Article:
Moreover, I grew up in a working class and immigrant, but high-achieving community, where I was afforded the advantage of attending public schools filled with ambitious kids like myself, coming from families of humble means, but dead set on gaining admission to top tier universities, and nurtured by amazing teachers vested in our success. But my story is an anomaly in modern-day America.
Stiglitz concluded his talk with the following thoughts (paraphrased for convenience):
“Incremental changes will not suffice. A comprehensive policy agenda is urgently needed to significantly reduce inequality and increase equality of opportunity, because the decisions of today will affect inequality decades later. The key is rewriting the rules once again.”
While Burma and the United States are obviously in different stages of economic development, Burma is in an excellent position to learn from the mistakes and lessons learned of the developed and developing countries.
Stiglitz’s conclusion highlights the utmost importance of politics, not free trade and reliance on the market, in driving sustainable and equitable economic growth. The story of the United States’ economic inequality is the direct consequence of man-made actions: the country’s political polarization (the absence of political compromise, where ideological purity is prioritized over pragmatic action), the tremendous influence of shadow money in political decision-making (through super PACS and lobbying arms funded by enormous corporations and the wealthy, for instance), and misguided political and campaign platforms (e.g., ‘trickle-down economics’ often dubbed ‘Reaganomics’ here in the States).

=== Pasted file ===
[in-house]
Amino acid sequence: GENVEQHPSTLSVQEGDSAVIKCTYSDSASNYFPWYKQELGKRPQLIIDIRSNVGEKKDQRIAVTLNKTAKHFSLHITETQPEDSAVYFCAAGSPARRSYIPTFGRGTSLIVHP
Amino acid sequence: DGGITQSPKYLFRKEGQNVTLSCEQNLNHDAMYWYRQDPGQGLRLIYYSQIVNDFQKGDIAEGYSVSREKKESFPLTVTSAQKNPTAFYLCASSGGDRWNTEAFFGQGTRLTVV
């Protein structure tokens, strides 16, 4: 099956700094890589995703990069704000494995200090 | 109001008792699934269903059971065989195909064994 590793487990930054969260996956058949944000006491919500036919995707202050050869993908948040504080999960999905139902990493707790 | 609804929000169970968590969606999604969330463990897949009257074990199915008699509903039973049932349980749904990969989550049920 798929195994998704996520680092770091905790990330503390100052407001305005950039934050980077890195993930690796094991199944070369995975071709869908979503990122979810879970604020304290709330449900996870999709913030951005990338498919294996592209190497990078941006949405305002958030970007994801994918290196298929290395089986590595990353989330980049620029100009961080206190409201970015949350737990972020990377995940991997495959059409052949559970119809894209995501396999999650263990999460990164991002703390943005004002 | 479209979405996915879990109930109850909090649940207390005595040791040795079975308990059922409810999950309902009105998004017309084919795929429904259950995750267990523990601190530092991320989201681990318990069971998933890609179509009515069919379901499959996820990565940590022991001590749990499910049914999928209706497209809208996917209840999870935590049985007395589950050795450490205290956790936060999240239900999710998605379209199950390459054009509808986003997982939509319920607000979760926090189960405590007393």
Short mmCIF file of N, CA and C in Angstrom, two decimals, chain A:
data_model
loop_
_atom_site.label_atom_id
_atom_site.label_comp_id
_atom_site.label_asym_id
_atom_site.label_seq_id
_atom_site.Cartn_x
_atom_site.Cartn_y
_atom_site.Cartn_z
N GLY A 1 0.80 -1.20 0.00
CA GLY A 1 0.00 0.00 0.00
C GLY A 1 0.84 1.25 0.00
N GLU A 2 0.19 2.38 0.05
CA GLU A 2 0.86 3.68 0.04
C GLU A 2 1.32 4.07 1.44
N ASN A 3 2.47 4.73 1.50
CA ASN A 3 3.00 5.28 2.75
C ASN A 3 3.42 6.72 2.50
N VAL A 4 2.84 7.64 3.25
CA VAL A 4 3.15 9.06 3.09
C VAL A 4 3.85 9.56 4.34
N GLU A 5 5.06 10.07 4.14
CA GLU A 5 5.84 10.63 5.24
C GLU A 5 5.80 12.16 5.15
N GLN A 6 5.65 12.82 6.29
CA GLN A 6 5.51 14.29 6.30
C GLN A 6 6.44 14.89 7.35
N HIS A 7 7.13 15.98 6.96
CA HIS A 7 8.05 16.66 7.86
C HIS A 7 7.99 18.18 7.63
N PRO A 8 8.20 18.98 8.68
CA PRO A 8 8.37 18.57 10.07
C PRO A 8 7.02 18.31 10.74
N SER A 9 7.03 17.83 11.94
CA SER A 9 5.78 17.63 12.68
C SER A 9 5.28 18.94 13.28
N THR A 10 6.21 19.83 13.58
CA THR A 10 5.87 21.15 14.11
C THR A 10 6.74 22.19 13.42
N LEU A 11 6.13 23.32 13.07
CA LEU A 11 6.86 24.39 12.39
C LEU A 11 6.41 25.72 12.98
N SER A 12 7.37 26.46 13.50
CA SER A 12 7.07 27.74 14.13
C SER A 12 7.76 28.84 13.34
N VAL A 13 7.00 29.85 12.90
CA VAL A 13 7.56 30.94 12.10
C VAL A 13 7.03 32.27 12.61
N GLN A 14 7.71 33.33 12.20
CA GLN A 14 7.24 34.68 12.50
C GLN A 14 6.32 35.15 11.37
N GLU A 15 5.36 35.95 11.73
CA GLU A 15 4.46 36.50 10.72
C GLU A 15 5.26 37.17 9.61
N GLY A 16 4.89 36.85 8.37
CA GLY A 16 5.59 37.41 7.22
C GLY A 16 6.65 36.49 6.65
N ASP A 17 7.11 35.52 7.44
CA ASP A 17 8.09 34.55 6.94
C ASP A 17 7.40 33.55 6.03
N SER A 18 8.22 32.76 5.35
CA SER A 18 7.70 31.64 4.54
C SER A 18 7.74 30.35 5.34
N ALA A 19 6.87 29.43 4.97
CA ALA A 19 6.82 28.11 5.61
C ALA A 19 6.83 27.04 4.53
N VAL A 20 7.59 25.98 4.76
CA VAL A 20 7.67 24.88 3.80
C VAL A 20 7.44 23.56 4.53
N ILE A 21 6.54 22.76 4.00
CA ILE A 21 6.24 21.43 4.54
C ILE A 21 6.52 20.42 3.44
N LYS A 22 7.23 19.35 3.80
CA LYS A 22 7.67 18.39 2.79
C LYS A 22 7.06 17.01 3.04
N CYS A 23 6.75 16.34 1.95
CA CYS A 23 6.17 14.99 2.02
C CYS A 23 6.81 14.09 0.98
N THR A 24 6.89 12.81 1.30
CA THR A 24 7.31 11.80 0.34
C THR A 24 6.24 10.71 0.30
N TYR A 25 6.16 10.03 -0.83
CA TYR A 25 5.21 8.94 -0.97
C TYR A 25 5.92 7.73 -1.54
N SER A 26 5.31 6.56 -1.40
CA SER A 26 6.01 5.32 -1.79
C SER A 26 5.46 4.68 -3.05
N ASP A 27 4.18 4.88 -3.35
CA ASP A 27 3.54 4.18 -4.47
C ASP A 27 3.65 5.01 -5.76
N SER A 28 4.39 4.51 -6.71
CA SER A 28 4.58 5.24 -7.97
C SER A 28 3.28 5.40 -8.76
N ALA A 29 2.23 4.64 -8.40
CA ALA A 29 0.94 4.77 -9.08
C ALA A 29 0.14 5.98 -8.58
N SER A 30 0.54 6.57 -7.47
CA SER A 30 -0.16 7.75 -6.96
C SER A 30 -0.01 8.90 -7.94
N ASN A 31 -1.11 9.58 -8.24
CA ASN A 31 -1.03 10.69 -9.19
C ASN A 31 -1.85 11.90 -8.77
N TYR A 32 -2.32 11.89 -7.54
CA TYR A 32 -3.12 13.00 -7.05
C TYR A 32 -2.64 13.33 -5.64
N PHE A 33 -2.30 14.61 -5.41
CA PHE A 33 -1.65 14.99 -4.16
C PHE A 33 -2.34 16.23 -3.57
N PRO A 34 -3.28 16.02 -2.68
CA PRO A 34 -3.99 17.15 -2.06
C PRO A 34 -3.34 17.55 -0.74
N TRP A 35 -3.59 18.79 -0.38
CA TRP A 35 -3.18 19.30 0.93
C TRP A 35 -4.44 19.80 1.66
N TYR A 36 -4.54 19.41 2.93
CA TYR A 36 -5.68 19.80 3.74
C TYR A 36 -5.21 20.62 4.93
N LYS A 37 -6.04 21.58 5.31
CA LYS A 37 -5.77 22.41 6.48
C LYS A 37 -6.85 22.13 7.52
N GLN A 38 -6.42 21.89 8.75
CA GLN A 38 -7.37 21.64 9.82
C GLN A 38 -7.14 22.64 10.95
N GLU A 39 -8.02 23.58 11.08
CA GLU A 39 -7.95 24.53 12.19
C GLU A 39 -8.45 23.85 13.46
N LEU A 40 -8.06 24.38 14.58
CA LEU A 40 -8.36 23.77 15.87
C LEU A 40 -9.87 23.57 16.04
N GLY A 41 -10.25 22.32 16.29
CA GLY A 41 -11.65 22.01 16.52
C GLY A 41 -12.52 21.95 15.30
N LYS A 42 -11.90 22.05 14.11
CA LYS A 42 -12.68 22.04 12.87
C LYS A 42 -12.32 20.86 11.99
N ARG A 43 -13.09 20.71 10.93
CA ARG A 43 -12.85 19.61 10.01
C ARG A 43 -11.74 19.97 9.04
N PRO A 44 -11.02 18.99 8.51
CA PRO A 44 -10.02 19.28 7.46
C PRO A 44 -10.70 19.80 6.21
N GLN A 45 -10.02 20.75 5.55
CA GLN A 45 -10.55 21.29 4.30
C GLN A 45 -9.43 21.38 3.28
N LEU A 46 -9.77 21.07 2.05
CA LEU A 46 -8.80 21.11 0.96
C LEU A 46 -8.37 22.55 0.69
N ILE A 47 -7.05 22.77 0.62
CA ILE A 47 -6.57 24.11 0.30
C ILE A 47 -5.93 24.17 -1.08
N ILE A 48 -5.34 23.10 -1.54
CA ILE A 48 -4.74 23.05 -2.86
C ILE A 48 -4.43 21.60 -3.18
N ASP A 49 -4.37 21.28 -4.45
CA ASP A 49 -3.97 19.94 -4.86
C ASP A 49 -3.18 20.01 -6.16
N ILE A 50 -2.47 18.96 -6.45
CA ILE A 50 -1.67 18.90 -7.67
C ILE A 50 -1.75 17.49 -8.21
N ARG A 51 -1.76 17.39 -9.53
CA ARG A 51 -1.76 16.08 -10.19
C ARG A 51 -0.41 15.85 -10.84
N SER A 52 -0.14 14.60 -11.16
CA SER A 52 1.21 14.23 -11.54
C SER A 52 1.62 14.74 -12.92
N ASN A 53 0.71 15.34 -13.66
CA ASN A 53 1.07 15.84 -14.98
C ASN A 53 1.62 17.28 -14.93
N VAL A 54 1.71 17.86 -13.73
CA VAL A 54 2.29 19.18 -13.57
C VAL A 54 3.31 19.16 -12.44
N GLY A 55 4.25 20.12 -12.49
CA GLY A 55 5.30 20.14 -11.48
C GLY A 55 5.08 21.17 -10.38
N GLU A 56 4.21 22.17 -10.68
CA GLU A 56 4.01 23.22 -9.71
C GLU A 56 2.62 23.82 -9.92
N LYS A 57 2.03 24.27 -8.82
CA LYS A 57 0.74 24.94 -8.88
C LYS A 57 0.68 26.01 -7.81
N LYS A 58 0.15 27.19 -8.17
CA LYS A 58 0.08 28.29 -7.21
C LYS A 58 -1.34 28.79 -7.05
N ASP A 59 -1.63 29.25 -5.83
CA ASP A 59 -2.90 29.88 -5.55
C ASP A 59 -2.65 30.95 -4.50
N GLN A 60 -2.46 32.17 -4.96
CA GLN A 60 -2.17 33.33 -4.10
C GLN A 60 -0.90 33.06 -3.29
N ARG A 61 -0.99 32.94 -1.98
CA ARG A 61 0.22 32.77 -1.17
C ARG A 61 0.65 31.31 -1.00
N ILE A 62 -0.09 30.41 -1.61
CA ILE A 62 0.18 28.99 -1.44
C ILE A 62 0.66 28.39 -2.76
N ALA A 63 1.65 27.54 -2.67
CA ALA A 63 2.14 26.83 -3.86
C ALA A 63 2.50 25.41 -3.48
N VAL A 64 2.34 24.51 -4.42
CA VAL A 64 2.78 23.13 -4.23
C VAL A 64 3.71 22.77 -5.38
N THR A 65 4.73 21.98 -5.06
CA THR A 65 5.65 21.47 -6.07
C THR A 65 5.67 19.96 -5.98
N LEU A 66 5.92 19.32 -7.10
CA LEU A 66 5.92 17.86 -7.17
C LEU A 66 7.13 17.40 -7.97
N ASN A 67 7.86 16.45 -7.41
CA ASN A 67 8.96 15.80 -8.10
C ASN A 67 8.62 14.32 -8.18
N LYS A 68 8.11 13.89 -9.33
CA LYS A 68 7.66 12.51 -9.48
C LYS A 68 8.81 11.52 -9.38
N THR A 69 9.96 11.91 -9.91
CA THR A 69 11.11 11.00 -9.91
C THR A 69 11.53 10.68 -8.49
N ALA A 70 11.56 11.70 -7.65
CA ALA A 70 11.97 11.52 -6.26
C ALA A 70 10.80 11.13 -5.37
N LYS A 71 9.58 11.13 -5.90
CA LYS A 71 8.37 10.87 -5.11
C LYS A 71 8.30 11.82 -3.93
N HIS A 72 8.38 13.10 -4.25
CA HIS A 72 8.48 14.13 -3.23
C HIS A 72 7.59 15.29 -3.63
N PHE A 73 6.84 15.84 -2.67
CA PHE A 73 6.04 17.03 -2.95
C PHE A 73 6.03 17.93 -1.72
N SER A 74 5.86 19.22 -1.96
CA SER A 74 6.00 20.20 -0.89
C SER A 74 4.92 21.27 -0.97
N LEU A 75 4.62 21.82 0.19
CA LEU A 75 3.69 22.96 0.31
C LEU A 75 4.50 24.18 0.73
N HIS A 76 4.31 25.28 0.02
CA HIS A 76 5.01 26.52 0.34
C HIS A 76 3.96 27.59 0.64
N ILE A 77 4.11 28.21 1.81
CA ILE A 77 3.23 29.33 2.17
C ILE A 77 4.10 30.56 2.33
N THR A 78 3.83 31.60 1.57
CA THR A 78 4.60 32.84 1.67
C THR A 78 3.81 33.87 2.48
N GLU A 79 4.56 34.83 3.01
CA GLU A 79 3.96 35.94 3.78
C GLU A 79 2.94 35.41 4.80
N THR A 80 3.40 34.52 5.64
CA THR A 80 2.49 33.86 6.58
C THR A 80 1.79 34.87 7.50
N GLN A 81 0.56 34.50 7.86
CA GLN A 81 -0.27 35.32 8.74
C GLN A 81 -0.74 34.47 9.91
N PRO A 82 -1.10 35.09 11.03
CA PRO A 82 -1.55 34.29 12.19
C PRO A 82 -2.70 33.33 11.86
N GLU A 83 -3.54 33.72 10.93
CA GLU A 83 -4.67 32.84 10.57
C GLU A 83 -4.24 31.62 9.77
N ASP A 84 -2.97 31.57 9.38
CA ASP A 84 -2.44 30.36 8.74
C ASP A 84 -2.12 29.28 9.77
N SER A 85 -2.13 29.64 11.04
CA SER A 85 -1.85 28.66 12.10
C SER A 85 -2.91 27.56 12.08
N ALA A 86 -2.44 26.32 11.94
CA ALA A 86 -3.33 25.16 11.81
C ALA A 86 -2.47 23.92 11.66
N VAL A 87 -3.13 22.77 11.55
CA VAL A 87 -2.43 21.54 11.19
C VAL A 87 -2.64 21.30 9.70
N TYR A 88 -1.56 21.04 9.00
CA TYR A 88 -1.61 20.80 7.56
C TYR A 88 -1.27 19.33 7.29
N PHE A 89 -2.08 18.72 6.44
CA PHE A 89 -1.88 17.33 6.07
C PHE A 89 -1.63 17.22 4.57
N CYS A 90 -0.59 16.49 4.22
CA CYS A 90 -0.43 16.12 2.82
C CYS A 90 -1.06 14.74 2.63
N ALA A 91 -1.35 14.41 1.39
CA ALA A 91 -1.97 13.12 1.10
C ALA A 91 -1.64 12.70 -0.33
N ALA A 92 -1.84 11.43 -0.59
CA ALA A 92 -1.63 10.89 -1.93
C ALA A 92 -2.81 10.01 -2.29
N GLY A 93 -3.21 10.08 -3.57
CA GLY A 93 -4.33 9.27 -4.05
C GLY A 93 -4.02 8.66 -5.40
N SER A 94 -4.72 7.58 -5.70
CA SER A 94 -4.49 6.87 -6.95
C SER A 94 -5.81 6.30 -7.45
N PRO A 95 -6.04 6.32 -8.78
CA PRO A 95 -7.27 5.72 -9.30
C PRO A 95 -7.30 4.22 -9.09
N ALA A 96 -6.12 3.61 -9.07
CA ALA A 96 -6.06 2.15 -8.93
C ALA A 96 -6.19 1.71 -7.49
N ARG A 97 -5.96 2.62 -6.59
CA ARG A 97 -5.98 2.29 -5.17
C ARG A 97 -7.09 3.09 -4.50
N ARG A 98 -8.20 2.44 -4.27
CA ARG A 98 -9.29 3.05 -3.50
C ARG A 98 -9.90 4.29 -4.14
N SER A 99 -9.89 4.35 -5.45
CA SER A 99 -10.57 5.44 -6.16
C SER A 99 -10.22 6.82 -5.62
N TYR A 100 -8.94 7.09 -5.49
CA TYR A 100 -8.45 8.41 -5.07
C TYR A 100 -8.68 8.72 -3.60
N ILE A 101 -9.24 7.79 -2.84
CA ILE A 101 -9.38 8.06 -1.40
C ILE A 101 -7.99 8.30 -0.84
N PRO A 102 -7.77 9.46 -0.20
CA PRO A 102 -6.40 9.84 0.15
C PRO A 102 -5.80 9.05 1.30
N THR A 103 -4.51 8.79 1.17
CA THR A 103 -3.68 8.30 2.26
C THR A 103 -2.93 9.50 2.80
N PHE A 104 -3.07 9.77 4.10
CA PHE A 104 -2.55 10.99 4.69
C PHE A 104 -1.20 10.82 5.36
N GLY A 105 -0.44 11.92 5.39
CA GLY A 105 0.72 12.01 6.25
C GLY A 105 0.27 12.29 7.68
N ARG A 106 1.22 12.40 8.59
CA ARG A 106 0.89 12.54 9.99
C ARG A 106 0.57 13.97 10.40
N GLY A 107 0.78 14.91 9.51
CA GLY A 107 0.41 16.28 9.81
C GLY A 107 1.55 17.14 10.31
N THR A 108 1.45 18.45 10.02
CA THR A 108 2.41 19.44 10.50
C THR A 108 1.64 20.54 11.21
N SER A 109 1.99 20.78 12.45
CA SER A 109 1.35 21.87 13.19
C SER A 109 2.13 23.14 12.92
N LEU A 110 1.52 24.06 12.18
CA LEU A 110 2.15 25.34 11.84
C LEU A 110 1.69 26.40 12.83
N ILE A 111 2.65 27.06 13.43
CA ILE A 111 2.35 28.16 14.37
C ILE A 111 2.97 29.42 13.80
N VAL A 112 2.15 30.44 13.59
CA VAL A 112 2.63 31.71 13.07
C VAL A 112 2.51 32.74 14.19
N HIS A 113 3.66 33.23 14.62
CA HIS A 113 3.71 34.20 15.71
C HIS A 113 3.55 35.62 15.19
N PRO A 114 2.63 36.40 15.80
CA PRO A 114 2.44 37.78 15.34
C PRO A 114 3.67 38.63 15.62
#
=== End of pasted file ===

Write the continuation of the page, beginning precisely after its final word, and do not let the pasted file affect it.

My fear is that the societal foundation that Burma is built upon makes the country particularly susceptible to following the dangerous footsteps of neighboring Thailand, where income inequality has risen in recent decades, especially tangible in the lower middle classes. (This income inequality has manifested itself in Thailand’s fractious and violent political rift between so-called ‘yellow shirt’ monarchists and ‘red shirt’ rural Thais).
Why do I say this? First, Burma, like Thailand, still operates on patronage and nepotism, based on existing connections and arbitrary preferences, not merit and evidence-based track records. Secondly, Burmese consciousness, even today, is surprisingly urban-centric, even though 2/3 of the country lives in rural areas, as evidenced by domestic media coverage, political rhetoric and platforms and government investments. Third, Burma, like Thailand, is an inherently age-oriented and top-down hierarchical society (read: tunnel-visioned), where age and social status translate to disproportionate societal and political influence. Fourth, like Thailand, Burma’s university education system has historically emphasized the arts and pure sciences, not the technical and professional trades needed to transform the country’s economic structure. And lastly, Burma’s policymakers lack the requisite knowledge capital and expertise to analyze, devise and implement savvy economic policies based on the best available evidence of what South Korea, Taiwan, China and Vietnam all did to transition their economies.
But I’m hopeful that I will be proven wrong. That my fears are misguided. That the NLD-led government will look toward its Asian neighbors and build upon what works, and reject what doesn’t. Burma’s state of arrested development is the cumulative outcome of deliberately human-crafted policies and decisions. And the future of its people rests upon undoing these decades of lost progress and destruction.
In the words of Stiglitz himself, “Inequality is a choice.”
– A. Kyaw